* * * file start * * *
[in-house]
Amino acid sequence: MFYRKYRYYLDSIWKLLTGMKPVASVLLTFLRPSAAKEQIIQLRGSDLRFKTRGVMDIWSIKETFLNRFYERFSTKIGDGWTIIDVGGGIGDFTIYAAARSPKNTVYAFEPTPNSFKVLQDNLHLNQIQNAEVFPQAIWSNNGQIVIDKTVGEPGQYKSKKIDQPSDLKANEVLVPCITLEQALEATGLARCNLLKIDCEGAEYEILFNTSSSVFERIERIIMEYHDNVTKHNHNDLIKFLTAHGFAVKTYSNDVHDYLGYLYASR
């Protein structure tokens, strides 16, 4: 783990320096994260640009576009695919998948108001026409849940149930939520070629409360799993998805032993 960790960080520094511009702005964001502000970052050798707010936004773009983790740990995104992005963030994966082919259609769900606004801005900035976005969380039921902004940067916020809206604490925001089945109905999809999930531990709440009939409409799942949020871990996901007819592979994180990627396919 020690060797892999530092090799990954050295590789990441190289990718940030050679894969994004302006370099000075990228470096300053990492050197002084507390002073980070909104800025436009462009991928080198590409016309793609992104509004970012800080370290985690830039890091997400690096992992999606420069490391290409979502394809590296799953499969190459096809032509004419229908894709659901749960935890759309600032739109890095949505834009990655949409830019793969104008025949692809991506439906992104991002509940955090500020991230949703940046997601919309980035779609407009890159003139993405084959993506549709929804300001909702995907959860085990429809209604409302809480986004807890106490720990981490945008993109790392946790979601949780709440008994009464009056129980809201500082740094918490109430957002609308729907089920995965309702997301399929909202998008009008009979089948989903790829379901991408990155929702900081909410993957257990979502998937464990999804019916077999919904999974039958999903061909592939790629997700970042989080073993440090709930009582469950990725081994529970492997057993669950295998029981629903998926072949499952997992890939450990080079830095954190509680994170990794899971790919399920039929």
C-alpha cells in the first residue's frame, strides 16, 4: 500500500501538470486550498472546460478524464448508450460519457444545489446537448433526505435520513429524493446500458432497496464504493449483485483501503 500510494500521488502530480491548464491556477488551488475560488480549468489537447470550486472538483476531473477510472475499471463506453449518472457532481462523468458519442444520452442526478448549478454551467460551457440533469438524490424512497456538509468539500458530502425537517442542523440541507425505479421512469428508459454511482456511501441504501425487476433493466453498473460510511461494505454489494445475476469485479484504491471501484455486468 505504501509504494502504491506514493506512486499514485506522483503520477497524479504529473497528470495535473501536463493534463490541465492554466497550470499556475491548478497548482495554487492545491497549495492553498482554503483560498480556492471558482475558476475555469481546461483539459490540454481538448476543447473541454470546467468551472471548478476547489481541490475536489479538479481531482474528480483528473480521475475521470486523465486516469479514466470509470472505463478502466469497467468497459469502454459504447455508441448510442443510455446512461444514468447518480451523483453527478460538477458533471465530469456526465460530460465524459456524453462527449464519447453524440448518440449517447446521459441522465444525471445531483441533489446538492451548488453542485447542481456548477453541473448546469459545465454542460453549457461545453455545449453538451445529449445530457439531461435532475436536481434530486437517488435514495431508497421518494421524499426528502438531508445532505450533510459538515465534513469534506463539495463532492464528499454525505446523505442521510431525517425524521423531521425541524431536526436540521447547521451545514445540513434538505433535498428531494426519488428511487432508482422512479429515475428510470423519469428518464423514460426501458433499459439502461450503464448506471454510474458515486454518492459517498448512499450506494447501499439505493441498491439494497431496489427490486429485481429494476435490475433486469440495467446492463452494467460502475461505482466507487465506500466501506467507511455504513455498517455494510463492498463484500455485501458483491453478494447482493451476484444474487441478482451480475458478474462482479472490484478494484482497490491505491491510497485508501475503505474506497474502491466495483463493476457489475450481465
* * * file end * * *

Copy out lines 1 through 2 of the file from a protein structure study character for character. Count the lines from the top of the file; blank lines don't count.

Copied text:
[in-house]
Amino acid sequence: MFYRKYRYYLDSIWKLLTGMKPVASVLLTFLRPSAAKEQIIQLRGSDLRFKTRGVMDIWSIKETFLNRFYERFSTKIGDGWTIIDVGGGIGDFTIYAAARSPKNTVYAFEPTPNSFKVLQDNLHLNQIQNAEVFPQAIWSNNGQIVIDKTVGEPGQYKSKKIDQPSDLKANEVLVPCITLEQALEATGLARCNLLKIDCEGAEYEILFNTSSSVFERIERIIMEYHDNVTKHNHNDLIKFLTAHGFAVKTYSNDVHDYLGYLYASR